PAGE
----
Analysis of light curves from the 2003 Nov 14 occultation by Titan of TYC 1343-1855-1
Author(s)Zalucha, Angela M. (Angela Marie)
Massachusetts Institute of Technology. Dept. of Earth, Atmospheric, and Planetary Sciences.
James L. Elliot.
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We observed a stellar occultation by Titan on 2003 November 14 from La Palma Observatory using ULTRACAM with three Sloan filters: u', g', and i' (358, 487, and 758 nm, respectively). The occultation probed latitudes 2°S and 1°N during immersion and emersion, respectively. A prominent central flash was present in only the i' filter, indicating wavelength-dependent atmospheric extinction. We inverted the light curves to obtain six lower-limit temperature profiles between 335 and 485 km (0.04 and 0.003 mb) altitude. The i' profiles agreed with the temperature measured by the Huygens Atmospheric Structure Instrument [Fulchignoni, M., and 43 colleagues, 2005. Nature 438, 785-791] above 415 km (0.01 mb). The profiles obtained from different wavelength filters systematically diverge as altitude decreases, which implies significant extinction in the light curves. Applying an extinction model [Elliot, J.L., Young, L.A., 1992. Astron. J. 103, 991-1015] gave the altitudes of line of sight optical depth equal to unity: 396 ± 7 km and 401 ± 20 km (u' immersion and emersion); 354 ± 7 km and 387 ± 7 km (g' immersion and emersion); and 336 ± 5 km and 318 ± 4 km (i' immersion and emersion). Further analysis showed that the optical depth follows a power law in wavelength with index 1.3 ± 0.2. We present a new method for determining temperature from scintillation spikes in the occulting body's atmosphere. Temperatures derived with this method are equal to or warmer than those measured by the Huygens Atmospheric Structure Instrument. Using the highly structured, three-peaked central flash, we confirmed the shape of Titan's middle atmosphere using a model originally derived for a previous Titan occultation [Hubbard, W.B., and 45 colleagues, 1993. Astron. Astrophys. 269, 541-563].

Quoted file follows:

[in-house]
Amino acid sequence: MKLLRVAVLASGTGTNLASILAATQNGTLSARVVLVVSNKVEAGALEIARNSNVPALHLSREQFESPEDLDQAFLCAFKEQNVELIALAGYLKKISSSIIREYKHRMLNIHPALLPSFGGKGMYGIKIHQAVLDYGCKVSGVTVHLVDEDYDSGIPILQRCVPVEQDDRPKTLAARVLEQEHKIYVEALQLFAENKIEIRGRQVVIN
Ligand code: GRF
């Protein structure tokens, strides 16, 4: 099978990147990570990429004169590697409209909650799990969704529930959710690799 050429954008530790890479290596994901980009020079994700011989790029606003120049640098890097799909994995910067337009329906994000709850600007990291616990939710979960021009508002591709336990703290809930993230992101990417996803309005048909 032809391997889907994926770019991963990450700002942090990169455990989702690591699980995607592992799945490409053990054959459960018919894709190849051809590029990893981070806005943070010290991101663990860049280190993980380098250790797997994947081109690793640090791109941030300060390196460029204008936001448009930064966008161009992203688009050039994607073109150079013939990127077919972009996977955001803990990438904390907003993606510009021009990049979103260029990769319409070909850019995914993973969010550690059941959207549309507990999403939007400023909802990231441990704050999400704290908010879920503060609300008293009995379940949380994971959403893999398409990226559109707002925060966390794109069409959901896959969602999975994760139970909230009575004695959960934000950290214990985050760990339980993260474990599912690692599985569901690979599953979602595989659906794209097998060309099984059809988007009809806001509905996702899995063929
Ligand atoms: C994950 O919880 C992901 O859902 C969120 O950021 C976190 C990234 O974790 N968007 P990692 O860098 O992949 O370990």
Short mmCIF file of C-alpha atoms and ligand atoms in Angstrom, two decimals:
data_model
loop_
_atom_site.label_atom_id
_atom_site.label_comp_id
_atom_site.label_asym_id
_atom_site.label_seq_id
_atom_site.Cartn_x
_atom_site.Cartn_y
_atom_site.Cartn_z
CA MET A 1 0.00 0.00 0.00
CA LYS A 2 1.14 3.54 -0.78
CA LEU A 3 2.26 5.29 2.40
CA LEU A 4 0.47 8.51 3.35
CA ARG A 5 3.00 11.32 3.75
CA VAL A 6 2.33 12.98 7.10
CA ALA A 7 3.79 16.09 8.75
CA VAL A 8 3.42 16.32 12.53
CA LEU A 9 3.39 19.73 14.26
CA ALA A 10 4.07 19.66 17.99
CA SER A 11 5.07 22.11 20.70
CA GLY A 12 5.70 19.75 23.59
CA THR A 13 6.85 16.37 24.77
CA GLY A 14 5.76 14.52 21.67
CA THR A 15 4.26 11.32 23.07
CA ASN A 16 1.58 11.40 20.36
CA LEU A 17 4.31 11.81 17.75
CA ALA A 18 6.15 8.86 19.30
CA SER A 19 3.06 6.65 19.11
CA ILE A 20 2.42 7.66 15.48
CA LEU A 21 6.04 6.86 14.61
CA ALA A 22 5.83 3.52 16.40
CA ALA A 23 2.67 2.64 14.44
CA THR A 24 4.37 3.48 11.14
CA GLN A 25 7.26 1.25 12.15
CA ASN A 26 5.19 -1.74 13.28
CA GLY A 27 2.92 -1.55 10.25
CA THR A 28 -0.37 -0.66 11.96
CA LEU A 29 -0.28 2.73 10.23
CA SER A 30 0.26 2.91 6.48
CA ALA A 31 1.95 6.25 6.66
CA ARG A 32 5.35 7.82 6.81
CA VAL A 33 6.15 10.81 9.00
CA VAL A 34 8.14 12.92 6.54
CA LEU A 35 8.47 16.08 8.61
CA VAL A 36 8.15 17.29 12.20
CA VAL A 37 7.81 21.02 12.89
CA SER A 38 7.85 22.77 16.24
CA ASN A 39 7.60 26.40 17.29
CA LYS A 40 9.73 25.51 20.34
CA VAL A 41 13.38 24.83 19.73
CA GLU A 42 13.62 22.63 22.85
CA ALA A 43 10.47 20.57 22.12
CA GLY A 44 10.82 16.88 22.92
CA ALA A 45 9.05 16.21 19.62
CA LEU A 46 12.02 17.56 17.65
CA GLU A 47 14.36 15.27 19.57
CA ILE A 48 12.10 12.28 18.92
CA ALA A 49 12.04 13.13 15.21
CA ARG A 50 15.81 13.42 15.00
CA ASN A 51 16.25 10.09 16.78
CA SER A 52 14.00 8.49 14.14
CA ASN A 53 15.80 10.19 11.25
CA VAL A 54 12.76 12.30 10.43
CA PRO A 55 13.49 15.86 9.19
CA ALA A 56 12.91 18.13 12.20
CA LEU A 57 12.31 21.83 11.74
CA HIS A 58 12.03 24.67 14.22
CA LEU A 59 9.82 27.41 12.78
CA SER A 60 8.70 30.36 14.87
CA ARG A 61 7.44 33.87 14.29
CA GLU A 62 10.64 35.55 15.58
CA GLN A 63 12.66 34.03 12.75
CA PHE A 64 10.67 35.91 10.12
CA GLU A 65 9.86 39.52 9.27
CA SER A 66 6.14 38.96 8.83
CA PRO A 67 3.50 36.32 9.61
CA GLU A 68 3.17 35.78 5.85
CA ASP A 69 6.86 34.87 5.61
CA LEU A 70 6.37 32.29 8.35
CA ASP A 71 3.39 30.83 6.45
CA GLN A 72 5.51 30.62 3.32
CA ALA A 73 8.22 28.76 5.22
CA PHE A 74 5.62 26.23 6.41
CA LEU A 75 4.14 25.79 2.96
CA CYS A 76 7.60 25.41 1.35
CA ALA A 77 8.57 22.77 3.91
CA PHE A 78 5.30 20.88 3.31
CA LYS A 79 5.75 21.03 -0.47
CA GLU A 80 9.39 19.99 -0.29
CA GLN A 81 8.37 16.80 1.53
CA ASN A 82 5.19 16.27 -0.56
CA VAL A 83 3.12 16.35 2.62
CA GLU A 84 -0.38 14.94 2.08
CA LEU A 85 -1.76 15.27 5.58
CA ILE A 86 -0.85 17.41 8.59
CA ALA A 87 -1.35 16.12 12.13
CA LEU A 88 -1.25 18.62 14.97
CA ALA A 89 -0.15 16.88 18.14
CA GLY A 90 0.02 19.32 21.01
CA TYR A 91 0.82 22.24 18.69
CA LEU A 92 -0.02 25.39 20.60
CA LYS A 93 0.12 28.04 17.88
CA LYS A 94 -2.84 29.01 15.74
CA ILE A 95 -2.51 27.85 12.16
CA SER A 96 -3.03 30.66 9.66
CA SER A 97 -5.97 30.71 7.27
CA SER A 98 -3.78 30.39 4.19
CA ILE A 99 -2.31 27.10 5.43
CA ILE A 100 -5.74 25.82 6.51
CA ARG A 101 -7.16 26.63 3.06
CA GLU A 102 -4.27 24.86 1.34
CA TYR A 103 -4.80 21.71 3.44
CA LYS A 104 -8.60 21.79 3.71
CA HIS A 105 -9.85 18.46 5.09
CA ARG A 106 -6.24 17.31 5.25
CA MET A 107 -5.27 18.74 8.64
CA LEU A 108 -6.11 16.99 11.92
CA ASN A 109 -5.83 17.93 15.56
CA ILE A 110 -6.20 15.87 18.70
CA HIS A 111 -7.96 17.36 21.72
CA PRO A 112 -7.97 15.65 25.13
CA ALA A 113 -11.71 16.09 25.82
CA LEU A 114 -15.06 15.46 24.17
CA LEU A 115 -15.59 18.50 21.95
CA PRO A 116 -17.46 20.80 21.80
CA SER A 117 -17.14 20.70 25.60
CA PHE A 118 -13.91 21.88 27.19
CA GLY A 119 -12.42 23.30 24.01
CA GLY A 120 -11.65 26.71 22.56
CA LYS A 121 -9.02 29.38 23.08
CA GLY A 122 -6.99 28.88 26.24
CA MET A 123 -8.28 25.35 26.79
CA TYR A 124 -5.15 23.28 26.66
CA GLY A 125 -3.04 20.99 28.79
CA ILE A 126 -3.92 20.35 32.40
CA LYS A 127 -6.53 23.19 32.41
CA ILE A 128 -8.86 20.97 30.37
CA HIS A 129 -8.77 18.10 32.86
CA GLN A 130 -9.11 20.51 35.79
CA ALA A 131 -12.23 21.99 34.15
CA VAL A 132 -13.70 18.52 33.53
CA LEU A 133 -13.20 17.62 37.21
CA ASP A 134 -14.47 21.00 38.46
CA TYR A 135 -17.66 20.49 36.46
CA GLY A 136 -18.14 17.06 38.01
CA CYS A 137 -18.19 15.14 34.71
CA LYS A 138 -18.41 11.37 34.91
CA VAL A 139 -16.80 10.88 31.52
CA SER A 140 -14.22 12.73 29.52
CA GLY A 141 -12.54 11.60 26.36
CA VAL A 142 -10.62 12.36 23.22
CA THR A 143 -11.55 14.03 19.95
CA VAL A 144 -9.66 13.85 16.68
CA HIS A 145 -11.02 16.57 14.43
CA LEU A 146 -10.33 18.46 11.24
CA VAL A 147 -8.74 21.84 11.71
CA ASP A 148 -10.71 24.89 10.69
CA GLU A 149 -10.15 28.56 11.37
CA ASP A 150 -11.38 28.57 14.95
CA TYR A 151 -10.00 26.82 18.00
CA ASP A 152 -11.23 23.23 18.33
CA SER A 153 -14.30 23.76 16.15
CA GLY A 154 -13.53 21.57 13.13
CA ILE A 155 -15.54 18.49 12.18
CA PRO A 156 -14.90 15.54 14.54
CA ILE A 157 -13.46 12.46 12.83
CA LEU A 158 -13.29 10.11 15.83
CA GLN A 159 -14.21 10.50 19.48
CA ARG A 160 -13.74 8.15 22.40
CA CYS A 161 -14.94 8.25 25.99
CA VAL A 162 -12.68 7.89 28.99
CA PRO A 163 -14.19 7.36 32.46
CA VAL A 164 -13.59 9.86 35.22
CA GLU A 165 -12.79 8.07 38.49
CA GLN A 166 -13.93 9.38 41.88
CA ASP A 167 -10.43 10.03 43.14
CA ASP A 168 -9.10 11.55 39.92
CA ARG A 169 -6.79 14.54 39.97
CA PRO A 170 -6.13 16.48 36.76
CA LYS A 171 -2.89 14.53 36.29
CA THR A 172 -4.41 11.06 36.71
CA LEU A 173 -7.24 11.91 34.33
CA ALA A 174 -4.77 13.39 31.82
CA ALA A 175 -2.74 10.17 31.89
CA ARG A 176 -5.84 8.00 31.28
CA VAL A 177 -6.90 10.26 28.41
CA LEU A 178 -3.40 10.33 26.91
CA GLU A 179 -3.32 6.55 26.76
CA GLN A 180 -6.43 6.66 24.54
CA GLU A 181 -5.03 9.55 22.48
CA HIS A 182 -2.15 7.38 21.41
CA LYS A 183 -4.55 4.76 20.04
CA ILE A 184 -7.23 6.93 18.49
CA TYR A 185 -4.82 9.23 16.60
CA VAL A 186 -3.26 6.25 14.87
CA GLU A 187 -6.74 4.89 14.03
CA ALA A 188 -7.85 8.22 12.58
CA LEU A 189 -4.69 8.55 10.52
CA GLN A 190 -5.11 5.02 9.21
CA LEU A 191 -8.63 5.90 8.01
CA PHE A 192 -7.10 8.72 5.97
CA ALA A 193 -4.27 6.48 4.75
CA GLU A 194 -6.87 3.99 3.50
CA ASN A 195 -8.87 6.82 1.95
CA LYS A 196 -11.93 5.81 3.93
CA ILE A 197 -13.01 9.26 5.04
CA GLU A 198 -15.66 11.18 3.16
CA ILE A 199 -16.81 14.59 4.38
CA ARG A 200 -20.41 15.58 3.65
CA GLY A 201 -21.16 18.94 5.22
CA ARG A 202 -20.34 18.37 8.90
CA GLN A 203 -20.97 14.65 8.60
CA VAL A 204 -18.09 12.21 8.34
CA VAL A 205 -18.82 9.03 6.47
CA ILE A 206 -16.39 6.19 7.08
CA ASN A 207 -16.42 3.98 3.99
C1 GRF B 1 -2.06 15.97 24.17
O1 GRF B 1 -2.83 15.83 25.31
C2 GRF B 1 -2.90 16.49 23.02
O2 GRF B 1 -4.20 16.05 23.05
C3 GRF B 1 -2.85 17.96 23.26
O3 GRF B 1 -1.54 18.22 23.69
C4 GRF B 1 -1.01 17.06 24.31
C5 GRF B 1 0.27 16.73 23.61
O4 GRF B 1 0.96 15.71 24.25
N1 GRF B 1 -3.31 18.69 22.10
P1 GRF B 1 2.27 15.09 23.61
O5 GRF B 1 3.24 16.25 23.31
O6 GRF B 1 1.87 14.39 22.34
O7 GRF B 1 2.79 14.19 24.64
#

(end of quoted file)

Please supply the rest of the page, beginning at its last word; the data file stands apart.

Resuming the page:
Thesis (S.M.)--Massachusetts Institute of Technology, Dept. of Earth, Atmospheric, and Planetary Sciences, 2007.This electronic version was submitted by the student author. The certified thesis is available in the Institute Archives and Special Collections.Includes bibliographical references (p. 17-18).
DepartmentMassachusetts Institute of Technology. Dept. of Earth, Atmospheric, and Planetary Sciences.
Massachusetts Institute of Technology
Earth, Atmospheric, and Planetary Sciences.